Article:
University College Cork
Biennial Child Protection &
Welfare Conference 2011
Decision Making Workshop
Dr Brian J Taylor
Contents
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Assessment in decision making
Predicting child homicide & abuse
Use of risk factors in decision making
Are we achieving anything?!
Coordinated & specialist assessment
Models to support analysis in
assessment & decision making
2
Assessment & Decisions
• “… the aim of assessment is to
gather and order information for
analysis so as to inform professional
judgement and decision processes
about care [and protection].”
Taylor BJ (2010) Professional Decision Making
in Social Work, Exeter: Learning Matters
Post Qualifying Social Work Series [p.110]
3
Decisions and Assessment
• 4.1 factors that contributed to failure:
– ineffective assessment processes
– faulty decision making
• 4.4.1 A notable feature throughout the ...
period under examination is the absence
of any formal assessment of this case,
particularly in relation to risk to the
children.
Gibbons N (chairperson) (2010) Roscommon Child
Care Case: Report of the Inquiry Team to the Health
Service Executive (27 October 2010), Dublin: HSE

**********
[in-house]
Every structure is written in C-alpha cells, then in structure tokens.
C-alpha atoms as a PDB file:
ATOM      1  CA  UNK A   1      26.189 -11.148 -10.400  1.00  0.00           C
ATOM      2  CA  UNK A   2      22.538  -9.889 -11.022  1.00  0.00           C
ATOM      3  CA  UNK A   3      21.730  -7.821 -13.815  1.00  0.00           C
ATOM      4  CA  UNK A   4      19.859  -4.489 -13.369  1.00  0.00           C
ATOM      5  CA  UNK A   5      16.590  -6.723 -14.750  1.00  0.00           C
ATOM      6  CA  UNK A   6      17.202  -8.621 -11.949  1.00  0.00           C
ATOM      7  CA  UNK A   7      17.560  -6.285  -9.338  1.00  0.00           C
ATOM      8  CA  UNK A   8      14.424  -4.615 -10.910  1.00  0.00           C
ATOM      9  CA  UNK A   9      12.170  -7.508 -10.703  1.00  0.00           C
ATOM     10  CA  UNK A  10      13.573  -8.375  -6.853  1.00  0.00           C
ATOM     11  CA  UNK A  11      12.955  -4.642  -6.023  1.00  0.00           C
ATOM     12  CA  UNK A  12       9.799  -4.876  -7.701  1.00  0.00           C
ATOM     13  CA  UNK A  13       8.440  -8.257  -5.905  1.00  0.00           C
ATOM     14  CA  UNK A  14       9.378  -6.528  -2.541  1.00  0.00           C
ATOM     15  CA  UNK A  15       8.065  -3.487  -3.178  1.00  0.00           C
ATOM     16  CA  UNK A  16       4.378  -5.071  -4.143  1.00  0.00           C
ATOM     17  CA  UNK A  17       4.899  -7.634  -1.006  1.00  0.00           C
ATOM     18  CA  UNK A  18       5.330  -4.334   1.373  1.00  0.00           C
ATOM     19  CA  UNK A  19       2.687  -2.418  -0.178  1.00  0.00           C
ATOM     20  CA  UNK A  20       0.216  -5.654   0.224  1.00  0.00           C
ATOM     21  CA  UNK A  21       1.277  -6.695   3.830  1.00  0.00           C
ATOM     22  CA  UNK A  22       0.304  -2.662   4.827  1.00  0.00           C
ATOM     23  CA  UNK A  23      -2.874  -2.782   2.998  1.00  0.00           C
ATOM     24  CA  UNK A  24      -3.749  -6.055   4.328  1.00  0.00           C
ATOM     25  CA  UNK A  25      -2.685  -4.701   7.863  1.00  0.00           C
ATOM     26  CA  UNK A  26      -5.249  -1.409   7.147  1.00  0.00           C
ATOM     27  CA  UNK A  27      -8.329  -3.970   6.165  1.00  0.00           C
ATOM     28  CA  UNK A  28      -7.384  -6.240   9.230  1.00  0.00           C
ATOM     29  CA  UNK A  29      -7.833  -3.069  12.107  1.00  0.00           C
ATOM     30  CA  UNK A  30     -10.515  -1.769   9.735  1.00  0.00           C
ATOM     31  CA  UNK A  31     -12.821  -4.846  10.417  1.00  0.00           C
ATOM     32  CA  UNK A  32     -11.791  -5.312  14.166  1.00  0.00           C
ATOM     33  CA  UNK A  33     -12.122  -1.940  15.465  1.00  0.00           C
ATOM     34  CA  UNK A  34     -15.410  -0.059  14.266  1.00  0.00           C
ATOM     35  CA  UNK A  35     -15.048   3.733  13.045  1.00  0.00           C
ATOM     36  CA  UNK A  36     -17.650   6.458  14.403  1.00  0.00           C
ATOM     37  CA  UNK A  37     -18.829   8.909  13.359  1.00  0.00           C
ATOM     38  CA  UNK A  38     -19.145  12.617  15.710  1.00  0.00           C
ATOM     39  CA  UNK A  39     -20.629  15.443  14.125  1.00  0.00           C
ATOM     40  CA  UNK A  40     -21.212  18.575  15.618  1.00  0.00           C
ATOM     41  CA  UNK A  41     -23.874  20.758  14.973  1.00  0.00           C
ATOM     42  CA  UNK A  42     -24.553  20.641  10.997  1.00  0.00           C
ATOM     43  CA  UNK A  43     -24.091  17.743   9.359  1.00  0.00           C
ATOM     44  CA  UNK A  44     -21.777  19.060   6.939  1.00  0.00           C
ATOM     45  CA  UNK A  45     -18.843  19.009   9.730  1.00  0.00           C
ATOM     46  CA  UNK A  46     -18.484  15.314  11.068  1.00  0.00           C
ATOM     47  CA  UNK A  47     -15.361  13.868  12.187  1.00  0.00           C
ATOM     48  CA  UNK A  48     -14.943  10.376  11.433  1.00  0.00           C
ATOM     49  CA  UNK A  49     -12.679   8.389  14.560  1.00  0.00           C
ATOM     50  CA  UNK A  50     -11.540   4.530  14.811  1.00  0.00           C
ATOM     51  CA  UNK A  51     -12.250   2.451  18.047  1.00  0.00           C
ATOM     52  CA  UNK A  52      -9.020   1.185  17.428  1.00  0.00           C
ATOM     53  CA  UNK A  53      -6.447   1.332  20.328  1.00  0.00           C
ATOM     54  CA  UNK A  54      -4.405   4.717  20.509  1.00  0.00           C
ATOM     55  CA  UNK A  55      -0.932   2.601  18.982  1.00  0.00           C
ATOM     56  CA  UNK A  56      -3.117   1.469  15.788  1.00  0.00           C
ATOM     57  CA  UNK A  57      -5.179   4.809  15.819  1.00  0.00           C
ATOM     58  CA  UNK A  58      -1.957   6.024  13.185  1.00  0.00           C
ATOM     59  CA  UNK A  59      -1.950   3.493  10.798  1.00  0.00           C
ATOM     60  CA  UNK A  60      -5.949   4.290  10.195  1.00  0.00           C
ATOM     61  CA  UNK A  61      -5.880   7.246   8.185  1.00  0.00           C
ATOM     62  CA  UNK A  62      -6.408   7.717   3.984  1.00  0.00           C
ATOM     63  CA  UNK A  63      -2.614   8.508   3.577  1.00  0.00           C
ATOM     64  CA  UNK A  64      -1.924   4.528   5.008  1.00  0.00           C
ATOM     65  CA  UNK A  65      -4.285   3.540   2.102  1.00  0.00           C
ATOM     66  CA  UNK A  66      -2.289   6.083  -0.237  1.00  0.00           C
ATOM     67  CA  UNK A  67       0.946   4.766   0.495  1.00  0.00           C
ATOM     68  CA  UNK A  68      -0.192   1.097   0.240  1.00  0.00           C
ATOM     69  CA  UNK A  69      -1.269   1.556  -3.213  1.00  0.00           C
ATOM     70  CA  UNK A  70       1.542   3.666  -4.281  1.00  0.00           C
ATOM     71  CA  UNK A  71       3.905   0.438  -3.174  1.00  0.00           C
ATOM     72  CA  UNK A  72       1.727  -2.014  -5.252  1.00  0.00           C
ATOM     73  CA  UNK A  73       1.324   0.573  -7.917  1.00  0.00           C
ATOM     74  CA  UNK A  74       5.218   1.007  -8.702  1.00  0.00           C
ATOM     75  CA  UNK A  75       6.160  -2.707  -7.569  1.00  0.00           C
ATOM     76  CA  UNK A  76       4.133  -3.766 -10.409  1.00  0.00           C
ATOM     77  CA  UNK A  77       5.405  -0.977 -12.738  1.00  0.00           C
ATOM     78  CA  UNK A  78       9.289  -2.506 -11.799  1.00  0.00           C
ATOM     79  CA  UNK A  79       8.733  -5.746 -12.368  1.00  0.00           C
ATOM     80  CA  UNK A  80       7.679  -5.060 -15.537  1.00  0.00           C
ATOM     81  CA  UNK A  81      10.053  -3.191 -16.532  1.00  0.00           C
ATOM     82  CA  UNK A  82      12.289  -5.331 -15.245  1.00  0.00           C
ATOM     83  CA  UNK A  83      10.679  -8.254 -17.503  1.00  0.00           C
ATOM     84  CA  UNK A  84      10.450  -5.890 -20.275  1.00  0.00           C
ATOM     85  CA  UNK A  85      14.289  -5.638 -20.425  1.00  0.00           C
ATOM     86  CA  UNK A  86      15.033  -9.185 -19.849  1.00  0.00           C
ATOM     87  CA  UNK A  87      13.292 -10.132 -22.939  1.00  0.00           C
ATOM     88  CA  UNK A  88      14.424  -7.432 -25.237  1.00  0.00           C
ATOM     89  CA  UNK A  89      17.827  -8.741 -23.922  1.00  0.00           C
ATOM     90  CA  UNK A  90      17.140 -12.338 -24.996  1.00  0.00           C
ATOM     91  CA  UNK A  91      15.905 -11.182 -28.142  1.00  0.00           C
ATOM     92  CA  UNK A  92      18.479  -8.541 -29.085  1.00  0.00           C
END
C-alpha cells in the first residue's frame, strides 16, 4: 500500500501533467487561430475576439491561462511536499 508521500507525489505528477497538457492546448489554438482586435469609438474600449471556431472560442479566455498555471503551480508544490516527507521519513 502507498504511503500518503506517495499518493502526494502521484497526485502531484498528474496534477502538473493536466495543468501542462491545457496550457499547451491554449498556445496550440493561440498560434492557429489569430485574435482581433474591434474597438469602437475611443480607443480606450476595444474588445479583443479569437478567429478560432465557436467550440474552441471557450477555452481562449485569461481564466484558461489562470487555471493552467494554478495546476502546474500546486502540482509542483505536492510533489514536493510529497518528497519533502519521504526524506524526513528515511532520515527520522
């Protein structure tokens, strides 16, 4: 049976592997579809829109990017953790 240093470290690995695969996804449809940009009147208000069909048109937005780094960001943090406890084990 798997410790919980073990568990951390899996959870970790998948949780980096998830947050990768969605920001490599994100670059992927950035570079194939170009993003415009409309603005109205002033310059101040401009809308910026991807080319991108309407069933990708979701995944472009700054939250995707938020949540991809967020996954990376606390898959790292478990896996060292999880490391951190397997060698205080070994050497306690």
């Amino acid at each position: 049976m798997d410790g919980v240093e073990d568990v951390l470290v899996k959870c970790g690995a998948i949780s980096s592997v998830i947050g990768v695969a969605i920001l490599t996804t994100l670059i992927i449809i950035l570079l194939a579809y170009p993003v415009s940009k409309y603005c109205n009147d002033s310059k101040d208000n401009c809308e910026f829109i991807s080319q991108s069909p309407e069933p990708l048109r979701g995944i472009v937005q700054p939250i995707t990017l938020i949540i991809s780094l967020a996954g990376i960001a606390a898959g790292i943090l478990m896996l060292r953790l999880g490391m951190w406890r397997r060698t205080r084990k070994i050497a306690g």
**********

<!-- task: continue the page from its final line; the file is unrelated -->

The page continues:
BUT what sort of assessment?
4
Some purposes of SW assessment
1.
2.
3.
4.
5.
Appraise risk of specific harms
Support analysis of information gathered
Engage child & family in problem solving
Decide on intervention
Decide on eligibility for services
FOR SOME OTHER PURPOSES SEE:
Taylor BJ (2010) Professional Decision Making in
Social Work, Exeter: Learning Matters [ch. 8]
5
Prediction in SW Assessment
• We want to predict harm so as to
focus scarce resources on those
most likely to come to harm
• Particularly we want to predict the
most serious (& less frequent)
harms
• BUT predicting rare events is
particularly problematic …
6
Intuitive (Clinical) Prediction
• My own life experience as a child?
• My own life experience as an adult?
• Relevant similar cases in my working
life?
• My understanding of research (?!)
• My understanding of theories (e.g.
stigma, attachment, bonding, loss &
bereavement) & their relevance?
7
Clinical Prediction & Bias
• Limited life & work experience
• Feedback on success with clients &
families is generally limited
• My perceptions may be influenced by
vivid or more recent events, workload
pressures, personal crises etc …
• My judgements may be unduly
influenced by the media, peers,
political pressure …
8
Informed by Evidence?
• IF we knew how often the undesirable
event occurred in the past
• AND the relevant characteristics of the
situations where it occurred
• THEN we could use that knowledge to
predict how often the event might
occur in the future
• = actuarial prediction
• used by insurance companies
9
Knowledge of Risk Factors
• Re-offending by serious
offenders
• Homicide by people with
mental health problems
• Suicide
• Admission to long-term
nursing home care
• Child abuse & neglect
10
Suicide risk factors (England & Wales)
(Gunnell, 1994)
< 4 wks after disch. from psych hospital, male *200
< 4 wks after disch. from psych hospital, fem *100